Many parents are tempted to try and solve all of their child’s problems, but in some cases doing so is actually harmful to the child, as they never learn to do things and solve problems for themselves. Let me explain:
One of the most difficult things for high school chemistry students to learn is how to set up conversion problems. To make learning this method easier, I begin by showing them how to do it, and then over a period of weeks I assign them practice worksheets with sample problems. For the first few weeks, the problems are very easy. They start off with problems like converting a $5 bill into quarters, progress to converting grams to kilograms, and then once they have mastered the easier problems, we begin the more difficult ones. Each problem must use the proper number of significan figures, and all problems MUST be in scientific notation.
I require that each student show their work, so that I can monitor their learning progress and offer guidance when they make mistakes. Points are taken off for various mistakes, with the largest deductions coming for not showing your work, or setting the problem up improperly. Minor math mistakes result in small deductions, because I am more concerned with mastering the methodology than whether or not a student can tell me how many quarters he can get for $5.
Every year, I get a student who either decides that he can take shortcuts like simply moving the decimal point, or using a calculator to do the entire problem. Each of those methods work on the easier problems they face in the beginning, but they do not work with the more difficult problems, and as those problems get more difficult, the student falls behind his peers and grades begin to slide.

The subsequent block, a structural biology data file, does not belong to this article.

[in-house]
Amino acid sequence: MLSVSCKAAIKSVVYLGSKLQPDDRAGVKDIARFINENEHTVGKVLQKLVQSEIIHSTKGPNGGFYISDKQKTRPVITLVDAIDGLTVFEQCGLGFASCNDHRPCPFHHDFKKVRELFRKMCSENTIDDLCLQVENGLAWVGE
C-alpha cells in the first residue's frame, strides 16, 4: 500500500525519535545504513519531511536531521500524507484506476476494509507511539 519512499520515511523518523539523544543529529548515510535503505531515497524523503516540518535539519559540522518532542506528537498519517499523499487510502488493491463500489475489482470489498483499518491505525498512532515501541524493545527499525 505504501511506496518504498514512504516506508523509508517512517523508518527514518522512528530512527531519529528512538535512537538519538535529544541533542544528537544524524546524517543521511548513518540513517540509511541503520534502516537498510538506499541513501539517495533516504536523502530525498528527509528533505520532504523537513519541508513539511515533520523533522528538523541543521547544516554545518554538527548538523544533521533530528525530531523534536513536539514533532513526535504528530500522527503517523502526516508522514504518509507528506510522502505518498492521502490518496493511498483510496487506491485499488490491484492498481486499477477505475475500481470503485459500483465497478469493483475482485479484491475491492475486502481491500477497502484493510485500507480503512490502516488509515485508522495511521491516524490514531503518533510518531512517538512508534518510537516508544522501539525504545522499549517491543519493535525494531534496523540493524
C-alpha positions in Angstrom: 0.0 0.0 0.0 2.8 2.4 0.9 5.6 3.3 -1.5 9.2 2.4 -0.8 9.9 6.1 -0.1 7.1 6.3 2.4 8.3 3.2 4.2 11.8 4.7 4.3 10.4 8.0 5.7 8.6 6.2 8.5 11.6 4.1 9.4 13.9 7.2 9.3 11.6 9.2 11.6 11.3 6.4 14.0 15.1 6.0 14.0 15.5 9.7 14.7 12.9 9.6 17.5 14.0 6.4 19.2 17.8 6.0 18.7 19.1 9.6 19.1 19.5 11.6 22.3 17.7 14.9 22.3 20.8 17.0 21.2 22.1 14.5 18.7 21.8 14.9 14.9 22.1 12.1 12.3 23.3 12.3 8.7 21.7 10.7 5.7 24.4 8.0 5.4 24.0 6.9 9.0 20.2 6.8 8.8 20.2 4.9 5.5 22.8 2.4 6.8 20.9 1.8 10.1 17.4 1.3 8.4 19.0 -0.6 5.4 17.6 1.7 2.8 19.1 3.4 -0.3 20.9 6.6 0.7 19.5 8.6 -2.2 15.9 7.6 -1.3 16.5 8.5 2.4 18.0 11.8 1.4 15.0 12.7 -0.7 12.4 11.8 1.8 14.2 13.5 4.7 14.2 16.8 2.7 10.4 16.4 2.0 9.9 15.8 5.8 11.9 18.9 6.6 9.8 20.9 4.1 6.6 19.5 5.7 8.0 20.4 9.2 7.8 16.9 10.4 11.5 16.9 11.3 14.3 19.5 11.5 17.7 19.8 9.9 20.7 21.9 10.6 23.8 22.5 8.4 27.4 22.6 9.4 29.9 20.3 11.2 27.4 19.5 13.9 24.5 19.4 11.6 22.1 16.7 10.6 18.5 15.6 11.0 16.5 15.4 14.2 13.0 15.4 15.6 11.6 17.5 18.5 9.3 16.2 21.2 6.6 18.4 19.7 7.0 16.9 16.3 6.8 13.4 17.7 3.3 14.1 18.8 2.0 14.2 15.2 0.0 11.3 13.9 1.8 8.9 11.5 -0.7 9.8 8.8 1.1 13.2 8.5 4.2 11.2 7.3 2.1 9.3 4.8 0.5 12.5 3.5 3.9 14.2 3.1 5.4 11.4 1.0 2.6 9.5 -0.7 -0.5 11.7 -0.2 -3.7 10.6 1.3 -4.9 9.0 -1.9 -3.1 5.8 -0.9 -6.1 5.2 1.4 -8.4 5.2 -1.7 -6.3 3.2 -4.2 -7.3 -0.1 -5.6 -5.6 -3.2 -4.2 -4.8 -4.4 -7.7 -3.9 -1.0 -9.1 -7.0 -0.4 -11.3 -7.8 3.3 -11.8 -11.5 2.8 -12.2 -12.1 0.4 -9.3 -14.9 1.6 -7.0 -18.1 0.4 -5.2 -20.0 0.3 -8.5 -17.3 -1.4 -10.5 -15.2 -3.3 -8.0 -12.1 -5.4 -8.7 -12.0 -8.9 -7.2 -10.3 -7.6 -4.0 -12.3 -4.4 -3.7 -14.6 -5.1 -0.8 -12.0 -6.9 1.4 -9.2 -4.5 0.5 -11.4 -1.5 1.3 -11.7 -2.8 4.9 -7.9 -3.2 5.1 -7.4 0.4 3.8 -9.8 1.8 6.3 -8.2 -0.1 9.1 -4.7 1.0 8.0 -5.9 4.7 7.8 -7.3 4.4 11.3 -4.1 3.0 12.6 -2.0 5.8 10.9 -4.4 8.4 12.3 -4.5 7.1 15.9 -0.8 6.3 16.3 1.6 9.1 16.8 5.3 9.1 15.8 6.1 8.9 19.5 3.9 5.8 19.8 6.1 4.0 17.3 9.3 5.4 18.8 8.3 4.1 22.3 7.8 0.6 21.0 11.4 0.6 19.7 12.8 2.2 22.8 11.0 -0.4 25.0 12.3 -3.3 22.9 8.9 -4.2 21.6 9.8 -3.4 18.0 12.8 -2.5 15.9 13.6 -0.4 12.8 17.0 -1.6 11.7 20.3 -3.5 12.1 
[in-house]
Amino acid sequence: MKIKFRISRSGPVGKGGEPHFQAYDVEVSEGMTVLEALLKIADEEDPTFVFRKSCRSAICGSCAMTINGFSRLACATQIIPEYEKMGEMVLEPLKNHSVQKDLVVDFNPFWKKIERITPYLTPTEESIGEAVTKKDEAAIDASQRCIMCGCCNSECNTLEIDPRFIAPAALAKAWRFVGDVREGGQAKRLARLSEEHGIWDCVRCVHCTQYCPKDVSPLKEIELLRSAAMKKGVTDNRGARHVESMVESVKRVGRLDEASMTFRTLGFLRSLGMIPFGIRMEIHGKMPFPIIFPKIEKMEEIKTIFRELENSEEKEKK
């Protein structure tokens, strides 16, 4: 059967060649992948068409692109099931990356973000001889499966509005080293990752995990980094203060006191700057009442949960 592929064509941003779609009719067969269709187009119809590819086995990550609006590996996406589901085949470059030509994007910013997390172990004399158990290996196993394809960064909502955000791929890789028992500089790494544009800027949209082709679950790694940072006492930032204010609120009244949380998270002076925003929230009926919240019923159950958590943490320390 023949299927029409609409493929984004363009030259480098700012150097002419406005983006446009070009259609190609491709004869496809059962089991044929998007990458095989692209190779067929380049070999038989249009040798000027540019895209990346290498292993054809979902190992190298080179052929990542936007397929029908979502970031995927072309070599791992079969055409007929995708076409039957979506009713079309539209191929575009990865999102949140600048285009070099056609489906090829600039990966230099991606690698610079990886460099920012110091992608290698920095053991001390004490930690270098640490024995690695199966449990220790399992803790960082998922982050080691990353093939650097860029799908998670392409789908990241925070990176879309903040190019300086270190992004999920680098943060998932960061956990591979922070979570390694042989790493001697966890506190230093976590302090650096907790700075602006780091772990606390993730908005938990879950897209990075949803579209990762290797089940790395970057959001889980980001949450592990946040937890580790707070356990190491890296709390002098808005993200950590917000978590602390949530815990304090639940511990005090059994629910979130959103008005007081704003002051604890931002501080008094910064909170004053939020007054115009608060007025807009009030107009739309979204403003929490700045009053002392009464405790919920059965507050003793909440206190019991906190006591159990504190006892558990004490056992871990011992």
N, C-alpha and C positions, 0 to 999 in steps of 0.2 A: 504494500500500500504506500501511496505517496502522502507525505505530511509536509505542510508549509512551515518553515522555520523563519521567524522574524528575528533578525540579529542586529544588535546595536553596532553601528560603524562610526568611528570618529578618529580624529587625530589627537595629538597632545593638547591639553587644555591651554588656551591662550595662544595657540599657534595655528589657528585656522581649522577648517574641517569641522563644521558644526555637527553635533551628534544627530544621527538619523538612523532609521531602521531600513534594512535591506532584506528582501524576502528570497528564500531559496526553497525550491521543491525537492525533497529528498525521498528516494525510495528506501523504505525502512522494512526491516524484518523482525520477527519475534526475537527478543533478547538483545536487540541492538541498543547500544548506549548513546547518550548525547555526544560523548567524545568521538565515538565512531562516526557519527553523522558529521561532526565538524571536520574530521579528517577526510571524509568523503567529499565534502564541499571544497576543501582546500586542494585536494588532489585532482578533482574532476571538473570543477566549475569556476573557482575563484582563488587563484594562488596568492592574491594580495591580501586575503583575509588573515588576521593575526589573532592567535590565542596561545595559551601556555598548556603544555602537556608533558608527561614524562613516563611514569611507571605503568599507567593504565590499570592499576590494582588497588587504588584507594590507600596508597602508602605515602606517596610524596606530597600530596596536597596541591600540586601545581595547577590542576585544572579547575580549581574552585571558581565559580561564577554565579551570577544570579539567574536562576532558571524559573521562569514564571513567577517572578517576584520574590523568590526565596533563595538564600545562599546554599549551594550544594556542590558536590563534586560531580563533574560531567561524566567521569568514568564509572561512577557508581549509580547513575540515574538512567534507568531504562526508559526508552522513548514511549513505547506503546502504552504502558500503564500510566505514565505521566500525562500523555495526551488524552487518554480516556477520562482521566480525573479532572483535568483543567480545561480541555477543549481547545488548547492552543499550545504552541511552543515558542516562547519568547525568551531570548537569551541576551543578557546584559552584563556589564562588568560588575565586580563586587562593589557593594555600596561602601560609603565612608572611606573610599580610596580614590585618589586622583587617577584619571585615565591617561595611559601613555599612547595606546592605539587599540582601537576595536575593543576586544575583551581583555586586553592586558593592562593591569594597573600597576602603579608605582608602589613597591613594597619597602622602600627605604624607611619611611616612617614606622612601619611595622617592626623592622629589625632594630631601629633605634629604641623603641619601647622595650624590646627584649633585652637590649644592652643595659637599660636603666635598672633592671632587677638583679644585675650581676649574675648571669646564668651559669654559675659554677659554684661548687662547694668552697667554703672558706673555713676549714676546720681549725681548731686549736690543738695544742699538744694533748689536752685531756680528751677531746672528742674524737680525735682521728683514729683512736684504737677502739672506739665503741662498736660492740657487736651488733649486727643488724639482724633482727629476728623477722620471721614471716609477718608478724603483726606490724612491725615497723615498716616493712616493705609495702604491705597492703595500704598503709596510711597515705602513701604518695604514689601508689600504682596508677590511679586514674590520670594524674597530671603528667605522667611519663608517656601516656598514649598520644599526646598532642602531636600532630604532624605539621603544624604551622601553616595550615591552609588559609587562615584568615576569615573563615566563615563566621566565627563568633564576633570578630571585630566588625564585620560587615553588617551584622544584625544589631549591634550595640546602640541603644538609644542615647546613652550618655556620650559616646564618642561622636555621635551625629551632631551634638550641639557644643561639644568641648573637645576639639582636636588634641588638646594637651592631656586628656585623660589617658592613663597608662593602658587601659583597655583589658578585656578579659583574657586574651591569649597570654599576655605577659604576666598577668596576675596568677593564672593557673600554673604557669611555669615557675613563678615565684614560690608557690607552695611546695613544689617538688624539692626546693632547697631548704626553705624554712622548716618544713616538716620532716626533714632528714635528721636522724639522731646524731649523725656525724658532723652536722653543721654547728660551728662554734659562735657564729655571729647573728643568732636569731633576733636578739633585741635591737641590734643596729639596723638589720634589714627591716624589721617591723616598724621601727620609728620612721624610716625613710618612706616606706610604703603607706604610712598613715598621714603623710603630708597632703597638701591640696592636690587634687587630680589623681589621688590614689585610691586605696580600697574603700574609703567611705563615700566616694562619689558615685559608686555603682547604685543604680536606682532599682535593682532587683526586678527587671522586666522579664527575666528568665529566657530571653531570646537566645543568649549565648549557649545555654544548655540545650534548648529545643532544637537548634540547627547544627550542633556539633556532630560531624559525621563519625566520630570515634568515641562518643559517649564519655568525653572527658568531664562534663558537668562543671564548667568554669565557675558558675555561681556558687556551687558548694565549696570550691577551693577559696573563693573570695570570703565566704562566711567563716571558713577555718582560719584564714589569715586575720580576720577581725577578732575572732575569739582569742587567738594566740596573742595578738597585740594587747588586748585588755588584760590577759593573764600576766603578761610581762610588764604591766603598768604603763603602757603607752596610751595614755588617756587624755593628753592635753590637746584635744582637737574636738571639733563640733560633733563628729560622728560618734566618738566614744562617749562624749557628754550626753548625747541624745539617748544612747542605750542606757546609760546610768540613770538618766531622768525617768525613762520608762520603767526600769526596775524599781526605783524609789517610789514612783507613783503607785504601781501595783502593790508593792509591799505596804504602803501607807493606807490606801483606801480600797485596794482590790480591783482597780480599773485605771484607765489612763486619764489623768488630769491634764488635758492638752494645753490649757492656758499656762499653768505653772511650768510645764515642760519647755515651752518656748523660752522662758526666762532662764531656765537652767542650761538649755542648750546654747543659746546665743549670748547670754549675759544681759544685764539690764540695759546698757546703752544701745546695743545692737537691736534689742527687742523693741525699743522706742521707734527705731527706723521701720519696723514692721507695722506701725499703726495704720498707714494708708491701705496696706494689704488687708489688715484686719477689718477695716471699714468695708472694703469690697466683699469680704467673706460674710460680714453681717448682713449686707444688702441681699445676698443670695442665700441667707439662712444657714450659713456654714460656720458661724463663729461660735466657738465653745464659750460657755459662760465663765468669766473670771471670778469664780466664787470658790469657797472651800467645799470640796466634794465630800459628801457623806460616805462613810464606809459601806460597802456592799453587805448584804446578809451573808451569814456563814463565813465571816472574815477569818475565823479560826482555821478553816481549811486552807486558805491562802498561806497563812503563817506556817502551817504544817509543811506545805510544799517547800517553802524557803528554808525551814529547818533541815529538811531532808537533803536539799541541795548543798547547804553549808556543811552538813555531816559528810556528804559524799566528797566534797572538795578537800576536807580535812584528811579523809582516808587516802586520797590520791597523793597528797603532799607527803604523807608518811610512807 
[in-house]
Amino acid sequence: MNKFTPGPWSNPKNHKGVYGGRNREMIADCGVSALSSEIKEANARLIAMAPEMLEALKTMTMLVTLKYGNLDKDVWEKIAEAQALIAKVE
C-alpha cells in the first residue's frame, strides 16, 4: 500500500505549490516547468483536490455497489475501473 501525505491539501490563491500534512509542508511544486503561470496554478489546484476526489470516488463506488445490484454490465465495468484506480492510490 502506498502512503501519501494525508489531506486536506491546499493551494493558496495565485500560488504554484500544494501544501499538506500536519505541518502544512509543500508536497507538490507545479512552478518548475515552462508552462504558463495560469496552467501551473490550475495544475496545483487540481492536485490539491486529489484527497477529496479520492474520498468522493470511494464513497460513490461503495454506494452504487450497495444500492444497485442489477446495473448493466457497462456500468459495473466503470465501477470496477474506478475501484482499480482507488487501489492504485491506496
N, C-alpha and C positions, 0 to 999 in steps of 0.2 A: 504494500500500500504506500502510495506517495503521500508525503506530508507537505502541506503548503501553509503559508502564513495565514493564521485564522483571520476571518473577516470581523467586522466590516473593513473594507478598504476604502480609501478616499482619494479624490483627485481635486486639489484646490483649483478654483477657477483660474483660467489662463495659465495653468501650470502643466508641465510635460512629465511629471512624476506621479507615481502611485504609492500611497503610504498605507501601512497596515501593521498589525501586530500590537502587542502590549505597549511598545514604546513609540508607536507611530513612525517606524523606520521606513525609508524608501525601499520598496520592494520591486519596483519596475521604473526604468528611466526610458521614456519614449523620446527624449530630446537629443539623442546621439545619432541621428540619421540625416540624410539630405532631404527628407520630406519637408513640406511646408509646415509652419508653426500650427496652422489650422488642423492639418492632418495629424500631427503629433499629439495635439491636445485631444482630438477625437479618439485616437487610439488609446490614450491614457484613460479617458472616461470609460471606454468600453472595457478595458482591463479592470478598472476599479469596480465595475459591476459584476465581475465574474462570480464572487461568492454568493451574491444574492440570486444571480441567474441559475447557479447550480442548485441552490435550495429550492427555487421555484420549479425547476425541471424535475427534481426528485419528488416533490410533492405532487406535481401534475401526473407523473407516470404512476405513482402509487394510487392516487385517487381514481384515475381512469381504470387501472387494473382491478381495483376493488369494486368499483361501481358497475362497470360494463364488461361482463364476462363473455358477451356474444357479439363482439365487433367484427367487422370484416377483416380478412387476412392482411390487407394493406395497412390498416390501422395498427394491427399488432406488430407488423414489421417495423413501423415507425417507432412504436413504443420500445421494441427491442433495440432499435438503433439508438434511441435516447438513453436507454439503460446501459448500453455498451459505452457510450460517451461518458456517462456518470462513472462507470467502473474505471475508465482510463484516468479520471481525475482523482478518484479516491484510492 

This year was no exception. I had a child who simply turned in a 7 problem homework assignment without showing work on three problems, showing the incorrect method on two problems, and a host of other, more minor errors such as failing to show units in the answer, and failing to use proper scientific notation. His parent argued vociferously that those errors don’t matter as long as the student gets the correct numerical answer. I spend two hours typing up an explanation of my grading system, and pointing out that this homework assignment was less than 0.05% of the student’s overall grade, and the grade on this assignment was merely a feedback mechanism for the student.
The parent was having none of it. He insisted that I give the student full credit “for making an honest attempt” at completing the homework, and that listing the answer without showing his work should be good enough, because in the business world, it is results that count. I told him that his feelings on this were immaterial, and further told him that the grading system in my class would not change. He then became hostile, and said that as a parent, it was up to him how his child would be educated, called me “obtuse” and then said he was going to the authorities (principal, school board) to have me fired.
He then transferred his child to a much easier, less challenging class, where this child will be bored out of his mind.
But at least they aren’t my problem any longer.